The iPad 2 for Learning: First Impressions

I have received an iPad 2 prior to a pilot program that my Digital Journalism class will be a part of this year and after a few days of playing, I see possibilities, but wonder if the iPad 2 can rise above its functional design concept.

In short, the iPad is clearly a window for consumption, consumption of media, consumption of goods, and primarily for consumption of iTunes downloads. Compared to my Android phone, the iPad suffers from a dearth of high-quality free apps. Some exist, clearly, but the initial flow of all information is via iTunes and the structure of the iPad’s OS relies heavily on their proprietary software. That’s kind of a drag after experiencing Android for the past six months. I may find killer free, open source apps for the iPad yet; it’s still new to me. However, that’s not the design concept.

Additionally, the iPad is tough to be beautifully creative with. It’s possible, but it’s not as easy as a comparable laptop computer . Free online resources like Aviary become a number of costly proprietary programs like iMovie and Garage Band. My biggest shock so far (I obviously am not a golfer) is that the iPad doesn’t run Flash on Safari. Wow. Again, the design concept won’t allow it, or savvy people would never buy Garage Band. Apple’s desire to control the usage of it’s products has led me away from iPods and all things iTunes, but now it’s all back like Ferris Bueller’s sunglasses and fedoras thanks to the iPad. The iPad interface is locked down and all conduits to information are via Apple. It’s worth considering the medium and the message when we give these fun toys to kids.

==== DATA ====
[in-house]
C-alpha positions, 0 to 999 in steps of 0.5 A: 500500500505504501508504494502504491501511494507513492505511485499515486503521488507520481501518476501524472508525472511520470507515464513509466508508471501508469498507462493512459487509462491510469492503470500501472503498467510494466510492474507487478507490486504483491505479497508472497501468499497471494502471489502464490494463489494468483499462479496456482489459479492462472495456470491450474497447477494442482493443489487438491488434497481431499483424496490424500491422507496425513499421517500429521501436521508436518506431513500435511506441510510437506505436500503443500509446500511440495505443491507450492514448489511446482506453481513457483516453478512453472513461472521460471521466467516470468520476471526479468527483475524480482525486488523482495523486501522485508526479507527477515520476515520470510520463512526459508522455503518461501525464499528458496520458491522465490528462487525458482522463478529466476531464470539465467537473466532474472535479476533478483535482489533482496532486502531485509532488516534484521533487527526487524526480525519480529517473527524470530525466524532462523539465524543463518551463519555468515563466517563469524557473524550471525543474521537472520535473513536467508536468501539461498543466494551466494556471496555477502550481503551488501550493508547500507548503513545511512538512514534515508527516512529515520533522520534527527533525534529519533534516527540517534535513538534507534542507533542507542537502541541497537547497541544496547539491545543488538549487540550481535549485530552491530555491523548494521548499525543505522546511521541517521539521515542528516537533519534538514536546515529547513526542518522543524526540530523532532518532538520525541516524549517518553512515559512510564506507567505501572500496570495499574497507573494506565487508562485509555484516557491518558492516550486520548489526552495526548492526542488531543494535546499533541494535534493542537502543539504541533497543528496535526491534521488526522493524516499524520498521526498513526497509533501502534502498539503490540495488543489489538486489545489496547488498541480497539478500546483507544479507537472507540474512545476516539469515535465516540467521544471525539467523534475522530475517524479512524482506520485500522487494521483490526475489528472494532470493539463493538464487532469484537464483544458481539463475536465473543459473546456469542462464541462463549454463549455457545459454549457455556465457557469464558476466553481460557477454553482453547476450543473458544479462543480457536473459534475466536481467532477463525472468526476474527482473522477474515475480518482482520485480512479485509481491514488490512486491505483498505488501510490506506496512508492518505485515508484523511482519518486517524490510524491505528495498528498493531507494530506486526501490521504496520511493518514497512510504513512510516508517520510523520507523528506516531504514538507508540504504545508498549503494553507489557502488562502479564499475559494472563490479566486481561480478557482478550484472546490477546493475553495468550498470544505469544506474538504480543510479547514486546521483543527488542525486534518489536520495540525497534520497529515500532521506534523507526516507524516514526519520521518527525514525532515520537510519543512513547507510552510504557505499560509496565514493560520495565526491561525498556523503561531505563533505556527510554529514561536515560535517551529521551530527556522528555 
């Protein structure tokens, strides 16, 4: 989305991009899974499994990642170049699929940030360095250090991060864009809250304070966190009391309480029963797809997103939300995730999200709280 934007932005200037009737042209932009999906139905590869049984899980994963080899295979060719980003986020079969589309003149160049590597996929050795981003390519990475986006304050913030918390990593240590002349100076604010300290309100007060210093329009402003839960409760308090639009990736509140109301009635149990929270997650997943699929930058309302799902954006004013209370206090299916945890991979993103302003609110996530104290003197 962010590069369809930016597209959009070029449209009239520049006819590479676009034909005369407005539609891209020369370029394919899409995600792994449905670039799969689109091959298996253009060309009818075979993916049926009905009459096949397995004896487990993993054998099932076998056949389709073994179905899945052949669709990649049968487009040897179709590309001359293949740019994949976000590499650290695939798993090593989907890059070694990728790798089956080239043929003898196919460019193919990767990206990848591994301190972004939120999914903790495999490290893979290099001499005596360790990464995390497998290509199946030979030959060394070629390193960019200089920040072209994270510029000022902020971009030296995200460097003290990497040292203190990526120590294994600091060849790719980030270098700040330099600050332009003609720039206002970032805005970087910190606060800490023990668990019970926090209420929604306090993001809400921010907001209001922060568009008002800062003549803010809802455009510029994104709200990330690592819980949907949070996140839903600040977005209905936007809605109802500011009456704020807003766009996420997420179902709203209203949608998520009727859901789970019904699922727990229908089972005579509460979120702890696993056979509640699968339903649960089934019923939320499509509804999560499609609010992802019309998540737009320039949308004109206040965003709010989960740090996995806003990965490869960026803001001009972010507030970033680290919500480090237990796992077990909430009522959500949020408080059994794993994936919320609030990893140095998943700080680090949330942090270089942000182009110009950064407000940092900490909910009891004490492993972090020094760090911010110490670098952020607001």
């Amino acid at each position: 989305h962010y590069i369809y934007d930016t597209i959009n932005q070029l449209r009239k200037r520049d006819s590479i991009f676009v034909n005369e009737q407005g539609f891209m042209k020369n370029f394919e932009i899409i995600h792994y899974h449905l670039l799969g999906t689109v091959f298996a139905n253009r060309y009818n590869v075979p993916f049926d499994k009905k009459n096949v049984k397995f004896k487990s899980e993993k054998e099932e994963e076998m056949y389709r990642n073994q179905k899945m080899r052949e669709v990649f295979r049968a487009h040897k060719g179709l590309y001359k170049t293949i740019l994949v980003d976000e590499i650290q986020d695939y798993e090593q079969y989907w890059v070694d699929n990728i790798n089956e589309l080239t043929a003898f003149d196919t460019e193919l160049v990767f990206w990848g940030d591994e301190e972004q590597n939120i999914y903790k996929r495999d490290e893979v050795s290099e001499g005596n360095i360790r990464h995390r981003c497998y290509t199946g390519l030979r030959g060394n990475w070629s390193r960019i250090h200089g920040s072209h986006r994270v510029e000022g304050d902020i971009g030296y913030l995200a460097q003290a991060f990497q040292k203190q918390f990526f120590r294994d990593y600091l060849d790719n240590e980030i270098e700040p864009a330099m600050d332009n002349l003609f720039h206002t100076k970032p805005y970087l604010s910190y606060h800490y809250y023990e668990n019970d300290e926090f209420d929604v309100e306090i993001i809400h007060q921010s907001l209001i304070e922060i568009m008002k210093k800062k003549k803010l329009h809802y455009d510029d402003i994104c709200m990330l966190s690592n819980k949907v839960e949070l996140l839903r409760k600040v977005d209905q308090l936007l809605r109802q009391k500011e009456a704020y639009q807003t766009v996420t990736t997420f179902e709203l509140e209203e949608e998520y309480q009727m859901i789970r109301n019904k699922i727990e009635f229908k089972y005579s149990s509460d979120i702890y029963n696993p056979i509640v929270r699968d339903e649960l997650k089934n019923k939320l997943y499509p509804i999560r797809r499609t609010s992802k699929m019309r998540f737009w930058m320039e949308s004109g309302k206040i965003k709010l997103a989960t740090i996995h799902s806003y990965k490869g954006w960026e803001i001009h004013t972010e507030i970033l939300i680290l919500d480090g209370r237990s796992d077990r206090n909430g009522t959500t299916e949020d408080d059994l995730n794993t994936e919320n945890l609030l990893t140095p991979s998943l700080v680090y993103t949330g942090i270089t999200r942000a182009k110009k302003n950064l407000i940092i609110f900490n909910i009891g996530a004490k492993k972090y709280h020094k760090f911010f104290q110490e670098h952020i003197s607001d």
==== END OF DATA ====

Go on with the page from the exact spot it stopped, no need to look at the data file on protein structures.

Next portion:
On the plus side, the iPad takes good snapshots and video. It’s no Leica, but the possibilities exist, especially for crowdsourced content for student online journalism. My initial impression is that the iPad should be wed, like all media machines, to media literacy with an emphasis on media creation. This will require an upfront  capital outlay on Apple software that will allow for such creation or as a viewpoint of the iPad as a capture device first, with student laptops as the media studio, which is what I am leaning toward. Additionally, the iPad seems fairly well equipped to become a nice journalism tracking device for informed media consumption. Student journalists should be able to follow a wide variety of journalism in print, podcasts, and video form through RSS feeds, but I haven’t found a really great free, ad-free reader. With ads, plenty of options exist and work fairly well, although I haven’t seen one with folder capability yet. The design says consume, and so they shall.

All of this notwithstanding, the iPad is going to get student attention. And then immediately demand more of it. That’s a joke, for the most part. First impressions: minor frustration, resigned acceptance to the Apple business model, and tenacious curiosity.

Edit: Feeddler RSS is a perfect Googler Reader style app for free and without ads so far. Google docs is another story…

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